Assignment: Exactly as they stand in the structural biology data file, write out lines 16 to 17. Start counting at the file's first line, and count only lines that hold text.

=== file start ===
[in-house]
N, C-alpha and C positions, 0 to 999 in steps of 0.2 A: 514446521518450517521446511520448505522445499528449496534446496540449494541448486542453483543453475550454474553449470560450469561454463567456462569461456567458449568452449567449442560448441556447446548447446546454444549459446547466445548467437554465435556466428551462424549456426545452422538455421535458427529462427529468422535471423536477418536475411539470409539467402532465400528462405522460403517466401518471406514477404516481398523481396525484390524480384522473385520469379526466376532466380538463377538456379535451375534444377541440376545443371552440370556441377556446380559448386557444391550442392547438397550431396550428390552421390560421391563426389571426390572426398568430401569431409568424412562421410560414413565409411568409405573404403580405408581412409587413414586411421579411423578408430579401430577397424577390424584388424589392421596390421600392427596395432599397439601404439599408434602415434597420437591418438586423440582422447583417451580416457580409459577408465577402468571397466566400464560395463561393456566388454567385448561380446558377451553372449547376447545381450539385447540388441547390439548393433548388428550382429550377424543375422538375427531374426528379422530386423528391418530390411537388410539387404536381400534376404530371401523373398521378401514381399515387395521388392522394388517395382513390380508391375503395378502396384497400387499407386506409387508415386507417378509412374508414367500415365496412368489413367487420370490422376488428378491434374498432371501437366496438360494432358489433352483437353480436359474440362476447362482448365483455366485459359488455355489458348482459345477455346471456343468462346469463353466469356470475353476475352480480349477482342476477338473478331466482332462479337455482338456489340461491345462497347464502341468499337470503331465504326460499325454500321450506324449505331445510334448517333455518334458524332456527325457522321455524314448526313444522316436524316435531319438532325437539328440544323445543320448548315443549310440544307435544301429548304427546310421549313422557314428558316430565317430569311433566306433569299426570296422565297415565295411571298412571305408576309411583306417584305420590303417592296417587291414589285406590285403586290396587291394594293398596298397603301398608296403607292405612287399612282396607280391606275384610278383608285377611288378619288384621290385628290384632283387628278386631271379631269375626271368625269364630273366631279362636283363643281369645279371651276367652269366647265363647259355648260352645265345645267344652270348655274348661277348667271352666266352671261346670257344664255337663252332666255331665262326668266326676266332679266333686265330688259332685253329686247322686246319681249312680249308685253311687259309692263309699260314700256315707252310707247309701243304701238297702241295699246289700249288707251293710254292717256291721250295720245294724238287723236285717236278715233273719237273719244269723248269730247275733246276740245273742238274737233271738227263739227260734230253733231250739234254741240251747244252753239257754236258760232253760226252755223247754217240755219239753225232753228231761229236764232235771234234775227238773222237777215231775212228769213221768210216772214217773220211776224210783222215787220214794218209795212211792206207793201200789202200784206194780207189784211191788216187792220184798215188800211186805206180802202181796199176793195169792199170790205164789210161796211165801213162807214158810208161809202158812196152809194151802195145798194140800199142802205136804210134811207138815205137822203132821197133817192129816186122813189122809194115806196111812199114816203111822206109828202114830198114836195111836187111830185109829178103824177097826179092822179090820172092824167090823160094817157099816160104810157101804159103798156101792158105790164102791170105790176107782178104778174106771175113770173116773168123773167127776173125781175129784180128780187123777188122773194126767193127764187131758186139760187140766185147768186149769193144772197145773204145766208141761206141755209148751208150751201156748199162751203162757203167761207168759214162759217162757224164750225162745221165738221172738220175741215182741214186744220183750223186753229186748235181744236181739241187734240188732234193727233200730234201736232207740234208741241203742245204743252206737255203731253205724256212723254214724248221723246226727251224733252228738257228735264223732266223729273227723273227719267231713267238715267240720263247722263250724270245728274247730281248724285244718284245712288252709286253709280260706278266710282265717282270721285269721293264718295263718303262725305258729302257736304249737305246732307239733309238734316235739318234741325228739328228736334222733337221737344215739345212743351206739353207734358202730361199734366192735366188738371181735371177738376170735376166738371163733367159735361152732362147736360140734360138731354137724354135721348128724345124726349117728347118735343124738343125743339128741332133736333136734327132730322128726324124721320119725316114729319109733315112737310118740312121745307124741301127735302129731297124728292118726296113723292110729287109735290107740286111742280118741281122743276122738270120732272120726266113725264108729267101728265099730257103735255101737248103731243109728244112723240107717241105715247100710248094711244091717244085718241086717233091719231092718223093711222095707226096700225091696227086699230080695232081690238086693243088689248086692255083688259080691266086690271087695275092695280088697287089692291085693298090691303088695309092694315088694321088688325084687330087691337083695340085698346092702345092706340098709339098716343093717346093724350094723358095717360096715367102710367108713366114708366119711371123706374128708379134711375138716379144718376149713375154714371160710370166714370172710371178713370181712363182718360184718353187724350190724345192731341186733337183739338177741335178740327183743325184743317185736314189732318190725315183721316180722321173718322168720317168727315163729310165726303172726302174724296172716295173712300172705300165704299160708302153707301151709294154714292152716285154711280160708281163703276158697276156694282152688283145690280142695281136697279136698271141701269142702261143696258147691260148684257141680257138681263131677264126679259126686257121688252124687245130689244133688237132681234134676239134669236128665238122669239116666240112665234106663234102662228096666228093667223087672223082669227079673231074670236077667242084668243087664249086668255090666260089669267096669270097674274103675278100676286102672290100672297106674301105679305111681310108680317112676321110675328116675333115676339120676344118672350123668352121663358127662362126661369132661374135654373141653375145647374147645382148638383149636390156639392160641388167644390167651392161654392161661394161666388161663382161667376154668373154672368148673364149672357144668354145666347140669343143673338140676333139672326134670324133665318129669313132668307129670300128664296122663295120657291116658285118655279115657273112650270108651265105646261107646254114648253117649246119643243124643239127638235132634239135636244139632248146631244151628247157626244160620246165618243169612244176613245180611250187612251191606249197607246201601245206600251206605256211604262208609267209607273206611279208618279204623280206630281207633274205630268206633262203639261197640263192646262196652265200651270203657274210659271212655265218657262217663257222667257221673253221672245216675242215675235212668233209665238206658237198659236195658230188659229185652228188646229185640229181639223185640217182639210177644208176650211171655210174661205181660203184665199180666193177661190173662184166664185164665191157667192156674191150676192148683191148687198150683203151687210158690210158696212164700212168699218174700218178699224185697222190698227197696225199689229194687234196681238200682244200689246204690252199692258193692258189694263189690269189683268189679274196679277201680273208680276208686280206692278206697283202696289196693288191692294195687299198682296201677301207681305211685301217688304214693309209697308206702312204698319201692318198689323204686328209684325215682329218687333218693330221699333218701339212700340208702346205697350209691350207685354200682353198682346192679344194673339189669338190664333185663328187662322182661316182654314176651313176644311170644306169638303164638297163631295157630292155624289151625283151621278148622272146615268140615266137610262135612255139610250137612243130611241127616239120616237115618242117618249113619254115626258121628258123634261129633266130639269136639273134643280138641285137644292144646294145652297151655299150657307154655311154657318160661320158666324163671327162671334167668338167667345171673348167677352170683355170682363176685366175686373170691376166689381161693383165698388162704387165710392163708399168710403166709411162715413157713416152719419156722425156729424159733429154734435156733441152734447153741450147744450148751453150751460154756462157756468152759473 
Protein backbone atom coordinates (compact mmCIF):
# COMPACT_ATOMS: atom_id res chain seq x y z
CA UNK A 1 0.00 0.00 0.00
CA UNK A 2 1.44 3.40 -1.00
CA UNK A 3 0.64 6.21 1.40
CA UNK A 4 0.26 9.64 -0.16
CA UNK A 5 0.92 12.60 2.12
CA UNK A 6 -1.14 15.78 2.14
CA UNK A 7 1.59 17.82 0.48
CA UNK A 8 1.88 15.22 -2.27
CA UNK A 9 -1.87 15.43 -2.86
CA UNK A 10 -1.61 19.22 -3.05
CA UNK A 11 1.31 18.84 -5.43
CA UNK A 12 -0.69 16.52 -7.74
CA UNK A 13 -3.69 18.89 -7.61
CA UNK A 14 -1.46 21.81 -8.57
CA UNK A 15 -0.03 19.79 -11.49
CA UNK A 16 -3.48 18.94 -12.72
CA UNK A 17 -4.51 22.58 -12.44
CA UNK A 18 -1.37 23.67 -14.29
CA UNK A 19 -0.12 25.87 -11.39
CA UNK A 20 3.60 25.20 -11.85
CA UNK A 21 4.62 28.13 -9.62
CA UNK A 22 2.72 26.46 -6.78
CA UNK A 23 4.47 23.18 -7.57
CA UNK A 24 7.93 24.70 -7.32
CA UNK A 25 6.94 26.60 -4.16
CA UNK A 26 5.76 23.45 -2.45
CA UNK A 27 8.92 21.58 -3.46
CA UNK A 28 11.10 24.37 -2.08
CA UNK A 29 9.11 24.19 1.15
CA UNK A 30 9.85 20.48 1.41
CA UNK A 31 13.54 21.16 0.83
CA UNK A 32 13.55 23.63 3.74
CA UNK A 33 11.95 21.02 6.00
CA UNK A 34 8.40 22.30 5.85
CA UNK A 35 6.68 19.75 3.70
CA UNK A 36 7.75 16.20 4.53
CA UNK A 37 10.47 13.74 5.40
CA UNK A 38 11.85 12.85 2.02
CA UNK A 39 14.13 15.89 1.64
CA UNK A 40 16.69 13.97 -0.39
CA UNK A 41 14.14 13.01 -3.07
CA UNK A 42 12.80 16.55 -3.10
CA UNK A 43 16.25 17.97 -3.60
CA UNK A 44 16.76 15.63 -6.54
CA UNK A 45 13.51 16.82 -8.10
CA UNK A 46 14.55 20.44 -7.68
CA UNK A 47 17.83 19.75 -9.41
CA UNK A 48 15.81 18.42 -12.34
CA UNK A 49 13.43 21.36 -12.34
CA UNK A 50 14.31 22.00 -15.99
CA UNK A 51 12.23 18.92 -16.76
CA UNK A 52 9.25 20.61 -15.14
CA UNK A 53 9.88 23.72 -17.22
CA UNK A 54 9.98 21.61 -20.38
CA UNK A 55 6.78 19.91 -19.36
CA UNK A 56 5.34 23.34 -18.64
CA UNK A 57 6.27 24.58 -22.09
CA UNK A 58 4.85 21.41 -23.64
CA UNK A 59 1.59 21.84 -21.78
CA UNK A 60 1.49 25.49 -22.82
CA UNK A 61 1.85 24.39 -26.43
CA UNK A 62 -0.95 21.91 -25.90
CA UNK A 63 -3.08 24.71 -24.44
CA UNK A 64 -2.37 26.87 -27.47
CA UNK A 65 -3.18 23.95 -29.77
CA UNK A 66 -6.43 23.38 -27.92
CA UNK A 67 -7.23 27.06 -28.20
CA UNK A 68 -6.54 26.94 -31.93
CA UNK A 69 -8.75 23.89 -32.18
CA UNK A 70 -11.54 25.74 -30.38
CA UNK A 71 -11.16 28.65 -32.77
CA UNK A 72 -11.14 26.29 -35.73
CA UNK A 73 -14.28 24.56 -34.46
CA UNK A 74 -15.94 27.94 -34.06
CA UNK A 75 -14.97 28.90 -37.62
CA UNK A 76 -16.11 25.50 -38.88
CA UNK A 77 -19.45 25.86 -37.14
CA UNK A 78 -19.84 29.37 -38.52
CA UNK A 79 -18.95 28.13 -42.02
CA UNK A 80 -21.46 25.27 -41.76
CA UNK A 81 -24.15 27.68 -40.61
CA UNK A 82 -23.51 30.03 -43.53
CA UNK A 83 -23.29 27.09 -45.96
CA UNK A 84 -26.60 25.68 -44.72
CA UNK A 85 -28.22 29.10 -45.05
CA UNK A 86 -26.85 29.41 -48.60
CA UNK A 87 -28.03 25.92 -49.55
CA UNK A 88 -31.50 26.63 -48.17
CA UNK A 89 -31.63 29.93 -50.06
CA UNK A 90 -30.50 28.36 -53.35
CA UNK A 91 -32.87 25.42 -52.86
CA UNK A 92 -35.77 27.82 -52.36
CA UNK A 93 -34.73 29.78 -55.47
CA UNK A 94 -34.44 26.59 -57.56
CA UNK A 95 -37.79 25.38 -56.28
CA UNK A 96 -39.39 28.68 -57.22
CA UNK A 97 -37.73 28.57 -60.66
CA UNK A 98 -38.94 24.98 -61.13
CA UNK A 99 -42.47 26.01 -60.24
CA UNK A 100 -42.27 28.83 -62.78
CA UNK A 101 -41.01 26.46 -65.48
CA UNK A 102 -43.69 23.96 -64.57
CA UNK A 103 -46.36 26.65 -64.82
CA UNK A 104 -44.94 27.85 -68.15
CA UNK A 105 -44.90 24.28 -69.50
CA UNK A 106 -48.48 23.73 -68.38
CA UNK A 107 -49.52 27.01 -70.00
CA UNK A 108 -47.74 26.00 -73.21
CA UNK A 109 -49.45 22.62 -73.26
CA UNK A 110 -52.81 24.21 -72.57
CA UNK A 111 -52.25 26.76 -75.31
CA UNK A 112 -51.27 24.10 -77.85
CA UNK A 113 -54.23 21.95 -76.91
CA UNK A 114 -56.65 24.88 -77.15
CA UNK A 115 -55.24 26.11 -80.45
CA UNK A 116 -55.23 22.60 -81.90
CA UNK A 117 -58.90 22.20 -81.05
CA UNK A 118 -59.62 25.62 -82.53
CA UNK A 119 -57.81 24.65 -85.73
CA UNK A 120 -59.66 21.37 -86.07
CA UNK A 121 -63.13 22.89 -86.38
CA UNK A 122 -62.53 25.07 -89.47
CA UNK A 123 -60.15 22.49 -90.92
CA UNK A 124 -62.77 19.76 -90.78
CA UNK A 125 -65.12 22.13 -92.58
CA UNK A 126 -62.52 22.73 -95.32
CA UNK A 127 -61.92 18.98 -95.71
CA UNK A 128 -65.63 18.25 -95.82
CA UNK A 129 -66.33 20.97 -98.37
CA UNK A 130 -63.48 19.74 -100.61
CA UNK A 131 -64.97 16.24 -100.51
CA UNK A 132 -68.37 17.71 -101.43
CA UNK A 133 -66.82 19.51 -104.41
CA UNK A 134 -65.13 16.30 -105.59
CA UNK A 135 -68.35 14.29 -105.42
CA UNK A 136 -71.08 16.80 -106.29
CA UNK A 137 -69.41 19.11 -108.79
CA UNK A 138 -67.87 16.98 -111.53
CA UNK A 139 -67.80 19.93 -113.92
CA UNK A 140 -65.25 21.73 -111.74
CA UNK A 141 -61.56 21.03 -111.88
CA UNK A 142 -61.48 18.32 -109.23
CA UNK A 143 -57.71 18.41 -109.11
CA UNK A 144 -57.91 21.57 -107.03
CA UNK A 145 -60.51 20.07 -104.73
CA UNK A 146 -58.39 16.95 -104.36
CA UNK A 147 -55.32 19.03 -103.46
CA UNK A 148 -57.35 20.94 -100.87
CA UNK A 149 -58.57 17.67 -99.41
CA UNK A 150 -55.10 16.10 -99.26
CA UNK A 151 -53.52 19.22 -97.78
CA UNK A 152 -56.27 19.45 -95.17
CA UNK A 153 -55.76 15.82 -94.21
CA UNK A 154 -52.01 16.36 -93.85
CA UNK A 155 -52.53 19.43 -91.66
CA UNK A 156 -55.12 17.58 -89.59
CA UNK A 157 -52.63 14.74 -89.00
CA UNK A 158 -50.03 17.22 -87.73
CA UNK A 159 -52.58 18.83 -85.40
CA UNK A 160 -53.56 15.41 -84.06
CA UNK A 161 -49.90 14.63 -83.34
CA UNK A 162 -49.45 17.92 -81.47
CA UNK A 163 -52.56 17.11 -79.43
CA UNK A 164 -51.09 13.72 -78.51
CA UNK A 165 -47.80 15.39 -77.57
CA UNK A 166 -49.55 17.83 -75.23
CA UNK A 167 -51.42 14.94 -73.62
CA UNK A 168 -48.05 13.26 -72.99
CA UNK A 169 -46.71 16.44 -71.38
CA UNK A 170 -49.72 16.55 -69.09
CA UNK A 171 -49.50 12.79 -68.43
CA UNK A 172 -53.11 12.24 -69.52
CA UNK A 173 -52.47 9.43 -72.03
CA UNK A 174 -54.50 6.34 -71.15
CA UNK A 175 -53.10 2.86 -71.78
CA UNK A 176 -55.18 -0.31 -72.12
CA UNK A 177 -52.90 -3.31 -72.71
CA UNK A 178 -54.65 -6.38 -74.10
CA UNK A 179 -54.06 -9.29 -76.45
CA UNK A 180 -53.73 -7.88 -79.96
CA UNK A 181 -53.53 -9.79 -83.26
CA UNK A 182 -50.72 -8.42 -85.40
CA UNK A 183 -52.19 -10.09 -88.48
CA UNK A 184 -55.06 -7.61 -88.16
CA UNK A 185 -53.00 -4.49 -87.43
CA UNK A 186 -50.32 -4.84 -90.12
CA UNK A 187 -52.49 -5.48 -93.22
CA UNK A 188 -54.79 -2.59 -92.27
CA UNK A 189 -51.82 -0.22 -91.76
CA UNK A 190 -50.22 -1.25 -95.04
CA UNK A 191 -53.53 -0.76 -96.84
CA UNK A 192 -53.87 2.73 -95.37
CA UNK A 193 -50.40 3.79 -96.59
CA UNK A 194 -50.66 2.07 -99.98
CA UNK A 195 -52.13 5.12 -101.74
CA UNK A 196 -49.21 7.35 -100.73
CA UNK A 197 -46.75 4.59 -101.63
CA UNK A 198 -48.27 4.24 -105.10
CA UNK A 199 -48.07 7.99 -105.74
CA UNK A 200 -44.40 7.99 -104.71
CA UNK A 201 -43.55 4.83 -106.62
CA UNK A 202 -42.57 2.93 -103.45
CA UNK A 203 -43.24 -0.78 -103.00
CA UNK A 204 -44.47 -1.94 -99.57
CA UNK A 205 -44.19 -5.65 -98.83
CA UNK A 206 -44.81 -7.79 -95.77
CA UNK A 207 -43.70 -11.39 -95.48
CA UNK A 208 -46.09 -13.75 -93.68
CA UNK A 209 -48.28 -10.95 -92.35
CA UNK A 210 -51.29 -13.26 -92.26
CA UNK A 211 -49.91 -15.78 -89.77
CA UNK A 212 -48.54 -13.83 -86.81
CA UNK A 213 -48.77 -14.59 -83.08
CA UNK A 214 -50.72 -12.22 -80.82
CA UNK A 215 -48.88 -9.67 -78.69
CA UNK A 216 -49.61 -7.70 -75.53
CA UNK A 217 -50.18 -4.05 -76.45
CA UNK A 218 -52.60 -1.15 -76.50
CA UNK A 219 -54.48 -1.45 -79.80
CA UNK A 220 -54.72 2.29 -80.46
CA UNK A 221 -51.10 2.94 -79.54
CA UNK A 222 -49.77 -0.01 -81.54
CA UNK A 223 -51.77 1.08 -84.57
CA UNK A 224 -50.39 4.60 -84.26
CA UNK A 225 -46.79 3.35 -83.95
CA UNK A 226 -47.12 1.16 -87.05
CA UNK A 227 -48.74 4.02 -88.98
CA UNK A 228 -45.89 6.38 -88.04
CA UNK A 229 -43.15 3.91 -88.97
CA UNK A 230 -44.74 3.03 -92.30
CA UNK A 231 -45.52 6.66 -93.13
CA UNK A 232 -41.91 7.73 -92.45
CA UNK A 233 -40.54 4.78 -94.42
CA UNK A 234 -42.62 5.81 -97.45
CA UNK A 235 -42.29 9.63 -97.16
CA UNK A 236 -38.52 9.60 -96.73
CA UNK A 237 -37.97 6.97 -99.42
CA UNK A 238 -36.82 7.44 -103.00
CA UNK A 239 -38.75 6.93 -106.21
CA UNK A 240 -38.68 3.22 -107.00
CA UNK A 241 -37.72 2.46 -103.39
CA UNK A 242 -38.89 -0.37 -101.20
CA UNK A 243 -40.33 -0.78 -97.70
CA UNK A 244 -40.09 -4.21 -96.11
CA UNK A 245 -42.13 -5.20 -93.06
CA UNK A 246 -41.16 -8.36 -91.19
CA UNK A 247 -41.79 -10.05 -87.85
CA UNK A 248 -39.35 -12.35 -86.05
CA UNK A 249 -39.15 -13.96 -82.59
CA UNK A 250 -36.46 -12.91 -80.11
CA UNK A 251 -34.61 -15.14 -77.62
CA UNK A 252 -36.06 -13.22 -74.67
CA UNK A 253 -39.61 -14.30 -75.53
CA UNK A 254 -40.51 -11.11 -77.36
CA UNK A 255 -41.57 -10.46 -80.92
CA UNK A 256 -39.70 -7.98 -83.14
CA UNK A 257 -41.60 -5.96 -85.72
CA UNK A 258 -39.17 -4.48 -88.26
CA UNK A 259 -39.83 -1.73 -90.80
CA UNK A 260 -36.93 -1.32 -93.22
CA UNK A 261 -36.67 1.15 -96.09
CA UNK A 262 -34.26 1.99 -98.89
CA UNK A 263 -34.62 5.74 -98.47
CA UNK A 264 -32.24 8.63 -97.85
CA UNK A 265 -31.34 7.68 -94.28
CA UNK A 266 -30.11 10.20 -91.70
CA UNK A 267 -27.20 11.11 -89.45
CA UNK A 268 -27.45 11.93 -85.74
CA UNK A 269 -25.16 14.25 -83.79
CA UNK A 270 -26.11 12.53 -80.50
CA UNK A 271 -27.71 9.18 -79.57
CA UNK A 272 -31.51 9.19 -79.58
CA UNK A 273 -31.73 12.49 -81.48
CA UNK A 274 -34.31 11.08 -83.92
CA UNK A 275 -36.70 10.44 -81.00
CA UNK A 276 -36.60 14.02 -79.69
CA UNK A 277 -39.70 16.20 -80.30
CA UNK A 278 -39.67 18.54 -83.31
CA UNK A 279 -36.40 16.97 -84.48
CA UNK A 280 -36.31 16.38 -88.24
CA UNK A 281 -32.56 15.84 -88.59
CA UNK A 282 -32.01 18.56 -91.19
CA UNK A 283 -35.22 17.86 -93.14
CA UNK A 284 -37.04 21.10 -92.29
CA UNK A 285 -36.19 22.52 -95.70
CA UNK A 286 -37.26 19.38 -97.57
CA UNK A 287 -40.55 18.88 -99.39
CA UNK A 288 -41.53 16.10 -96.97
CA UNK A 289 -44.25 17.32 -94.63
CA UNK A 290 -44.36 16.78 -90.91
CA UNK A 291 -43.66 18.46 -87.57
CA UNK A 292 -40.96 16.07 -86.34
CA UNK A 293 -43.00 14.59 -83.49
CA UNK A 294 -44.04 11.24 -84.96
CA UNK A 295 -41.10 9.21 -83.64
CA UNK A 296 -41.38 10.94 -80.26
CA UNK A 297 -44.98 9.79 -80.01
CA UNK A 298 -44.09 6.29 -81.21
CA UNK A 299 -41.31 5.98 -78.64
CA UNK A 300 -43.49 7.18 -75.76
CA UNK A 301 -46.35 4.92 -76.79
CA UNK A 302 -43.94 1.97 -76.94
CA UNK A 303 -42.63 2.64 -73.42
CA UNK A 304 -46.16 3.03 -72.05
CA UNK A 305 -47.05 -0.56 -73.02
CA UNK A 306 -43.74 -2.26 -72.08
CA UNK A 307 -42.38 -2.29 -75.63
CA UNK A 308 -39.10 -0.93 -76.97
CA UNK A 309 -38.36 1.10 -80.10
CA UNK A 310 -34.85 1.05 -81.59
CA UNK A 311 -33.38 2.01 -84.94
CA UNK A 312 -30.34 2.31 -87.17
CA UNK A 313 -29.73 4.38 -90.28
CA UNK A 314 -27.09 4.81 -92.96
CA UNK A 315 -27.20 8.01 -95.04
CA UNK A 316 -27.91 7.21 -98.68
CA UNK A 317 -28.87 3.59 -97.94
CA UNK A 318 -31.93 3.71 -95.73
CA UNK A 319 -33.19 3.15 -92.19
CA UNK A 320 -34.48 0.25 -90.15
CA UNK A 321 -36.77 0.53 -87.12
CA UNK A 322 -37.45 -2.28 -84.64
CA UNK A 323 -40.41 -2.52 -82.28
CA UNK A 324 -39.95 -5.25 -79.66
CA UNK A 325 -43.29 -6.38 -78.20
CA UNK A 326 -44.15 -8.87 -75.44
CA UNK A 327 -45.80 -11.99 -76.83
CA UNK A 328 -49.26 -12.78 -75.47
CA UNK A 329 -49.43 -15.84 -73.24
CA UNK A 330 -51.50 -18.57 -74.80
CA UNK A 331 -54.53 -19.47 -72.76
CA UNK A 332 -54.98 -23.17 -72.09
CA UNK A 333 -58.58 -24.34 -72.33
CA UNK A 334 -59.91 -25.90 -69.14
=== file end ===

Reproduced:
CA UNK A 12 -0.69 16.52 -7.74
CA UNK A 13 -3.69 18.89 -7.61